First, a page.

Home > The City > Planning the Township > City Study Circle > Report - Oct 26, 2001

City Study Circle

Forum for town planning

October 26, 2001

On the 26th of October the circle held its session in Merriam Hill centre. Eight people attended.


We continued our discussion on density. Last week we touched briefly on some standards for open spaces in new development areas, and this evening we looked at the massing of buildings. (Massing: the three-dimensional expression of the amount of development on a given piece of land.) Several examples were shown as illustrations, for instance: two-story semi-detached houses with a density of 160 inhabitants per hectare, three-story row houses with 395 inh/ha, high-density walk-up five-story buildings with 678 inh/ha or 13 story buildings with 972 inh/ha.

A population of fifty thousand is proposed for Auroville out of which more than half is supposed to live in densities between 300 inh/ha to 640 inh/ha in buildings between 5 and 12 stories high.

These figures spurred us to take up the question of the size of the proposed population for Auroville. It is a sensitive topic because it challenges our notions of life quality. There are different views as to the significance of high or low densities and what each contributes that is of value.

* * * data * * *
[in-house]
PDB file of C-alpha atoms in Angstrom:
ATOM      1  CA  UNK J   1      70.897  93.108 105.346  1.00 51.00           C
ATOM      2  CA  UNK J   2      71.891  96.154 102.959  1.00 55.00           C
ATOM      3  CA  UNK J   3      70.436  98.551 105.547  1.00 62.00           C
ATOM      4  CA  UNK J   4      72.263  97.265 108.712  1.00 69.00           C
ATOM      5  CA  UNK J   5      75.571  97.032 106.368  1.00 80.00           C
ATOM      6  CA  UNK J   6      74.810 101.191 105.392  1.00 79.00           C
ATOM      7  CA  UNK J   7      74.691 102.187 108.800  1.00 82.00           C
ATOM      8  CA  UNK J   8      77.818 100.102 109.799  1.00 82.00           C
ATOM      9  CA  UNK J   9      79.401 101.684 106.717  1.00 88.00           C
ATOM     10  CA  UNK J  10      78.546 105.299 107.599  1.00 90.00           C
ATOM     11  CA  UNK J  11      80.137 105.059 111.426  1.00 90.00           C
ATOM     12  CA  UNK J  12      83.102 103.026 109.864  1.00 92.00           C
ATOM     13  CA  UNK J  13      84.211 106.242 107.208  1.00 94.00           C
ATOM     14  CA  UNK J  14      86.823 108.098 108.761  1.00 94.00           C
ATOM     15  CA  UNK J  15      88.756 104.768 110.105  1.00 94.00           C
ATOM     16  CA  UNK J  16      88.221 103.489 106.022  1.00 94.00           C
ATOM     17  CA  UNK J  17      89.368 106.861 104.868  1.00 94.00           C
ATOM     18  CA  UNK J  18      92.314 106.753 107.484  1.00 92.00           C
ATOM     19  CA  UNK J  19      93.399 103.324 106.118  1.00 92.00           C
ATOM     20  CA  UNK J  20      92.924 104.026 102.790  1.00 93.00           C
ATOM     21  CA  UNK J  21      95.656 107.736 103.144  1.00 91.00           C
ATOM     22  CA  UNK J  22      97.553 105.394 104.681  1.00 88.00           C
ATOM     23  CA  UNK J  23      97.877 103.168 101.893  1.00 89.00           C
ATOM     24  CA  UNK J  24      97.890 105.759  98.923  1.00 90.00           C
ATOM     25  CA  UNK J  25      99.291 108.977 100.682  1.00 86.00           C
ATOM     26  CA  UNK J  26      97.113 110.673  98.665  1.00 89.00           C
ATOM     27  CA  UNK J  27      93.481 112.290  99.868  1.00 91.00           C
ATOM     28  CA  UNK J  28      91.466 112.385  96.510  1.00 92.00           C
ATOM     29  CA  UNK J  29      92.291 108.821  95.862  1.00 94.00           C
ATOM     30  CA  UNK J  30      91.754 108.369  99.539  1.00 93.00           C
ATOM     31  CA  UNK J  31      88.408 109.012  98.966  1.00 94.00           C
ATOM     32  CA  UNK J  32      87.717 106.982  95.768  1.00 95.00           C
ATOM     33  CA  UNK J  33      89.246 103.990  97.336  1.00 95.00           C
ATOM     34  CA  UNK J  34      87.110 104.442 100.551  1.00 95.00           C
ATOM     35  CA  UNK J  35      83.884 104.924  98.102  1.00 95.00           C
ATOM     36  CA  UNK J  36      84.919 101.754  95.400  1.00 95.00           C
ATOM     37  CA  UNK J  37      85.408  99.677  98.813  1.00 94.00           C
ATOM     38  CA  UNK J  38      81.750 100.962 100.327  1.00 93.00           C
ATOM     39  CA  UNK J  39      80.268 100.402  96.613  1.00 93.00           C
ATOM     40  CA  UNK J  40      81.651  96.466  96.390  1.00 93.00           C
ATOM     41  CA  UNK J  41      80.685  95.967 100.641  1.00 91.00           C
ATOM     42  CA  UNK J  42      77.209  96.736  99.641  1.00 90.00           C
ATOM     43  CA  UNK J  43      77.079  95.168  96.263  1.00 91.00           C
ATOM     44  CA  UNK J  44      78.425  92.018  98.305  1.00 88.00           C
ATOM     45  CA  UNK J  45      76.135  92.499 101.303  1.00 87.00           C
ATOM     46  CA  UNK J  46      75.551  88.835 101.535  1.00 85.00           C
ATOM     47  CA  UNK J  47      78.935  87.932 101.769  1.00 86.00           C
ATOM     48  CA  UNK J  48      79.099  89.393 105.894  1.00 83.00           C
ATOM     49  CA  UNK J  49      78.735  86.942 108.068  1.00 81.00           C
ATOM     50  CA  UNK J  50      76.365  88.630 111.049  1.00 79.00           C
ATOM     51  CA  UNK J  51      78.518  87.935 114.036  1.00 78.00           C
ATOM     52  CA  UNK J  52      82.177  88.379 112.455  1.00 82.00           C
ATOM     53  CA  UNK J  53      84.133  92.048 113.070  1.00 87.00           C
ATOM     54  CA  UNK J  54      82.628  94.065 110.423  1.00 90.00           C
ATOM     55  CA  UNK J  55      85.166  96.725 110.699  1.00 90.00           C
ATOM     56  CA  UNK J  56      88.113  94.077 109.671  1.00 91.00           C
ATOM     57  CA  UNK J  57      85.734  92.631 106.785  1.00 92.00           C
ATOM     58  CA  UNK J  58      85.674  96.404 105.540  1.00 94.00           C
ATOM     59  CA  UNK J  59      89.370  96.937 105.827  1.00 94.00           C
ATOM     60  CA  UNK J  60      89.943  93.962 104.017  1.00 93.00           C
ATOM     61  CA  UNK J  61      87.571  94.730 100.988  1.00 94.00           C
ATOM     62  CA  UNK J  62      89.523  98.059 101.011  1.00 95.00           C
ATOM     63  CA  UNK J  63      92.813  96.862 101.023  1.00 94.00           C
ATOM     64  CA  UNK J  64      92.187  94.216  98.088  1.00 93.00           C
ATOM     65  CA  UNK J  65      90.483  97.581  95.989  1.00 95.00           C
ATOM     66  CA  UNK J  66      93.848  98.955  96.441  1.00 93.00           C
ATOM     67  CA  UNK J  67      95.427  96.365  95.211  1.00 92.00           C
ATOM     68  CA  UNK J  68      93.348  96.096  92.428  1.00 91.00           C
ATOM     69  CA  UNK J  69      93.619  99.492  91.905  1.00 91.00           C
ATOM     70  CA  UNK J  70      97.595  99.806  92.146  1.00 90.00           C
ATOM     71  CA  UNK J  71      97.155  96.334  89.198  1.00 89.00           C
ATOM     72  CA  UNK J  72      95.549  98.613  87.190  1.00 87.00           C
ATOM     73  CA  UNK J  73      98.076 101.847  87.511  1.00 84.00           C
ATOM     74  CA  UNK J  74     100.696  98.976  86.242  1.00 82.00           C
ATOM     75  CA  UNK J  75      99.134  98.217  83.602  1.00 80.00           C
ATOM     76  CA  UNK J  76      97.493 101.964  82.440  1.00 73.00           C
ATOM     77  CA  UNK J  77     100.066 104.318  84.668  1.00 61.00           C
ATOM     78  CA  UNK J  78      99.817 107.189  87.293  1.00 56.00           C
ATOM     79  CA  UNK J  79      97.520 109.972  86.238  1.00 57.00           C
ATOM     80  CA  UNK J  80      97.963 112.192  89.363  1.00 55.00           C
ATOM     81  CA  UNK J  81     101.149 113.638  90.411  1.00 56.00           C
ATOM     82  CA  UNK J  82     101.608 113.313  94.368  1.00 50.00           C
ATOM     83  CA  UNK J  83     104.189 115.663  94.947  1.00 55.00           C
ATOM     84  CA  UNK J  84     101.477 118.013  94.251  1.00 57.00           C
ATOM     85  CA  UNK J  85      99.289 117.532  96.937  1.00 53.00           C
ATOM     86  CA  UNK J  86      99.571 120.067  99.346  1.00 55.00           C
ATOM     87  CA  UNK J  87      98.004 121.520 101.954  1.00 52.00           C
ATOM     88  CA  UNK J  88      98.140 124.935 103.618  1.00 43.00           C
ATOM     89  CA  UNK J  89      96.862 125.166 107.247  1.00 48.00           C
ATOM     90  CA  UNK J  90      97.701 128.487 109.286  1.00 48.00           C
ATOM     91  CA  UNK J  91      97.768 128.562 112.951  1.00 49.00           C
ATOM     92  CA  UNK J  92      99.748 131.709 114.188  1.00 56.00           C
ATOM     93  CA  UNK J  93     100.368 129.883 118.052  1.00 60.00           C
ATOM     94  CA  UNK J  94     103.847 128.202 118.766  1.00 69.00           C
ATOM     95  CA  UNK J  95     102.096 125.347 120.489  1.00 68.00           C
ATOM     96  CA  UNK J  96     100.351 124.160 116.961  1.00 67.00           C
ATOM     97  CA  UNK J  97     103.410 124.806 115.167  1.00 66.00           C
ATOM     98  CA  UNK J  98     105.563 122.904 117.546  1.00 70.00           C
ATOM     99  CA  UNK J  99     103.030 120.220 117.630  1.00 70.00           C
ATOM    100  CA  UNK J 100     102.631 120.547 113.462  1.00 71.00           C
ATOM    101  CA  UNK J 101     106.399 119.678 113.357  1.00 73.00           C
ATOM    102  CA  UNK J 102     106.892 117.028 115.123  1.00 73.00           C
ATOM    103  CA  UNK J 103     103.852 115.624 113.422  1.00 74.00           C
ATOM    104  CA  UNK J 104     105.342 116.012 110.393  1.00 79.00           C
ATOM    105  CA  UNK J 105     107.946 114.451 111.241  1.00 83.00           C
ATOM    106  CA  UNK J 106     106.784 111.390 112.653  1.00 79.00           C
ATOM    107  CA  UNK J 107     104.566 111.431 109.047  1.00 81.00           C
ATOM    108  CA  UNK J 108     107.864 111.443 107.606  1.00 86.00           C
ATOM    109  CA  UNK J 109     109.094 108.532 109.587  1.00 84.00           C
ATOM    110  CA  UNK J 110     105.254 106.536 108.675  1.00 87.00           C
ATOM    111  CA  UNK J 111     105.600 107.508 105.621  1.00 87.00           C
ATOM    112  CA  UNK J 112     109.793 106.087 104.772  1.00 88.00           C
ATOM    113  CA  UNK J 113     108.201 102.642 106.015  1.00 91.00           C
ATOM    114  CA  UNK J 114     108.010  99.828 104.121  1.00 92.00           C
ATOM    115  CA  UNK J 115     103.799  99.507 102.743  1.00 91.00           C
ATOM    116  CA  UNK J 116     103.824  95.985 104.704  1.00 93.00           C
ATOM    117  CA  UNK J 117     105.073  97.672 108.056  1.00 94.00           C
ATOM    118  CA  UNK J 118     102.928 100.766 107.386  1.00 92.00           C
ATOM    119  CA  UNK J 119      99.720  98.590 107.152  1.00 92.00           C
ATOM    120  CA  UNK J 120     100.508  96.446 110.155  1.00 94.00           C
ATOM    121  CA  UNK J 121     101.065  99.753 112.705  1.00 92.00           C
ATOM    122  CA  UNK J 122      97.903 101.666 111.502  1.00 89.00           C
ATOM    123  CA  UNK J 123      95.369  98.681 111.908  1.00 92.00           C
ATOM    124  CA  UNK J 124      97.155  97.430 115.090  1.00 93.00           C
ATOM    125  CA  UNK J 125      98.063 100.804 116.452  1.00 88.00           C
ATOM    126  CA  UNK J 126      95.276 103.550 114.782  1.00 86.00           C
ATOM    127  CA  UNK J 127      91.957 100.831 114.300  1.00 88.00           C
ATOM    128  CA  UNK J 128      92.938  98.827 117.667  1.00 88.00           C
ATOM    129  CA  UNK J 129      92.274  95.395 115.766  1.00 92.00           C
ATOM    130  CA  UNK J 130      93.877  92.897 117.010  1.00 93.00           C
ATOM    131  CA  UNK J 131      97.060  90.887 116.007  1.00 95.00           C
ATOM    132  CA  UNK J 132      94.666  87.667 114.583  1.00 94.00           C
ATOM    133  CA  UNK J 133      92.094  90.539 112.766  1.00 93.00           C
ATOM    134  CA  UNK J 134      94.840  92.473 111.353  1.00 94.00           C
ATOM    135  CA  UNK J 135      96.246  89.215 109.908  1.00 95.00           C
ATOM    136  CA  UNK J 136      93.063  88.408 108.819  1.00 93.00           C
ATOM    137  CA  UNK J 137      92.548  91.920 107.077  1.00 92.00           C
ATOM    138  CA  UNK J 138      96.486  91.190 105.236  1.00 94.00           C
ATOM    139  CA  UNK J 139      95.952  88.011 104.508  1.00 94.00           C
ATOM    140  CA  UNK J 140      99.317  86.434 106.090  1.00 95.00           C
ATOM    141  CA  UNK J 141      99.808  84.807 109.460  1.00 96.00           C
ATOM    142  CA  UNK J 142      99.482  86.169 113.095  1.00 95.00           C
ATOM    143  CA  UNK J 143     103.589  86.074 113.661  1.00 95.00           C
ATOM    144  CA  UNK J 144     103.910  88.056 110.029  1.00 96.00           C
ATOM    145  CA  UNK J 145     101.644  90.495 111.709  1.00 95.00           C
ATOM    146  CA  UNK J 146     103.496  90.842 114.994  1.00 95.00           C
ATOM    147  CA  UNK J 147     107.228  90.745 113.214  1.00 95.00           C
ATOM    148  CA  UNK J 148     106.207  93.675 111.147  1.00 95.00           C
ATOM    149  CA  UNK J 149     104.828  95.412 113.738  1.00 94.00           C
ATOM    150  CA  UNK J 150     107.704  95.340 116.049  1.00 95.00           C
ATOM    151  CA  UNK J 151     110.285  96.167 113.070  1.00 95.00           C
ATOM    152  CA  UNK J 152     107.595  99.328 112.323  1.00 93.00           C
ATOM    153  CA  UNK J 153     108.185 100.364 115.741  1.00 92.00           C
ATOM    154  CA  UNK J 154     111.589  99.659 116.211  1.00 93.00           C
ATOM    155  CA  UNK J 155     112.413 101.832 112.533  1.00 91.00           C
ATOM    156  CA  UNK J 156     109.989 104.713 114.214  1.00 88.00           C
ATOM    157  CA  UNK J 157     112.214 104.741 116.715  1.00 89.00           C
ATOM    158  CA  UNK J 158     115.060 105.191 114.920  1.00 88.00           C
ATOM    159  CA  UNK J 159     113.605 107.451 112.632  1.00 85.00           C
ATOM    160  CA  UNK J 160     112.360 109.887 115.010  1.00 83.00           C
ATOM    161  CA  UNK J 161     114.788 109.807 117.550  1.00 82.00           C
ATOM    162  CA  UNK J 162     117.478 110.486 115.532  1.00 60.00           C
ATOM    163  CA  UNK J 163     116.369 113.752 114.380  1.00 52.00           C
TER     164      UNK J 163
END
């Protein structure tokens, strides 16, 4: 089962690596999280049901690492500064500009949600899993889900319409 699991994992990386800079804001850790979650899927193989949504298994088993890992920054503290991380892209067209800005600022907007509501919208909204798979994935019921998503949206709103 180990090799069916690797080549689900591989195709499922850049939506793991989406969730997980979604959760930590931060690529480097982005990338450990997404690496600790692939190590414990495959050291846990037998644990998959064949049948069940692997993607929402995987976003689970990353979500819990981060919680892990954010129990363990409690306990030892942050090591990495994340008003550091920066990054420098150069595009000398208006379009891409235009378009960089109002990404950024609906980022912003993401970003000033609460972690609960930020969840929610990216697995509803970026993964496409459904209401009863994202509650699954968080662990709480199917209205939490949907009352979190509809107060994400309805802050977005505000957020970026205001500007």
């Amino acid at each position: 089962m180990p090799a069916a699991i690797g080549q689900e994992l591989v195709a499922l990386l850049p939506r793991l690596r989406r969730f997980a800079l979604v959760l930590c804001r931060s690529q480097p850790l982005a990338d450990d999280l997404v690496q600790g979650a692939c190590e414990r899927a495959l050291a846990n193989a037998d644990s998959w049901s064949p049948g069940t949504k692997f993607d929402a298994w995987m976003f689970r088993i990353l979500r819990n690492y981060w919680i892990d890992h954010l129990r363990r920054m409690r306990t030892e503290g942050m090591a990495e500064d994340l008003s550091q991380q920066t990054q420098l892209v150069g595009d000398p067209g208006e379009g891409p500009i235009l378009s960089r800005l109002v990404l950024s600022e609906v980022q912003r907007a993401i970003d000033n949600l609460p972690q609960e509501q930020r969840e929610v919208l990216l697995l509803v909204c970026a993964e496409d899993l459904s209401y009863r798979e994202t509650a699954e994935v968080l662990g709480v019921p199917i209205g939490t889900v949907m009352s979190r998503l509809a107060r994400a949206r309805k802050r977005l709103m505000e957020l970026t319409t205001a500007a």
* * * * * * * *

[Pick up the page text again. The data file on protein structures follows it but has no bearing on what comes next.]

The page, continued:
• One point of view is that densities should be moderate. It was stated that people don't like multi-storied buildings. It is not possible today to proceed with high-rise buildings as it was in the sixties. People act and feel differently nowadays. Densities should not be more than 100-150 inh/ha, one reason being the prevention of noise-pollution. Furthermore, one cannot judge the success of Auroville from the number of residents. High numbers of people will not automatically make a city. It is rather how people live and the quality of their activities that is important to Auroville.

  • From another point of view a high population is important, since it has the potential for a far more diversified cultural life, and the level of higher education and resources for scientific research etc. can be of another order. High densities call for more interesting urban spaces and offer larger dimensions to social life. A few tall buildings, even elevator apartment buildings, could be acceptable. However, high densities should not be suburban in character. There should be variation in size and design of buildings. It was pointed out that nobody today would plan a city in zones. The city needs to be mixed to be genuinely urban.

'Massing' involves choices in terms of open spaces, population densities and the qualities of the urban fabric.

We concluded by stressing the need to specify certain scenarios to make our choices more clear to us.


for the Study Circle team

Home > The City > Planning the Township > City Study Circle > Report - Oct 26, 2001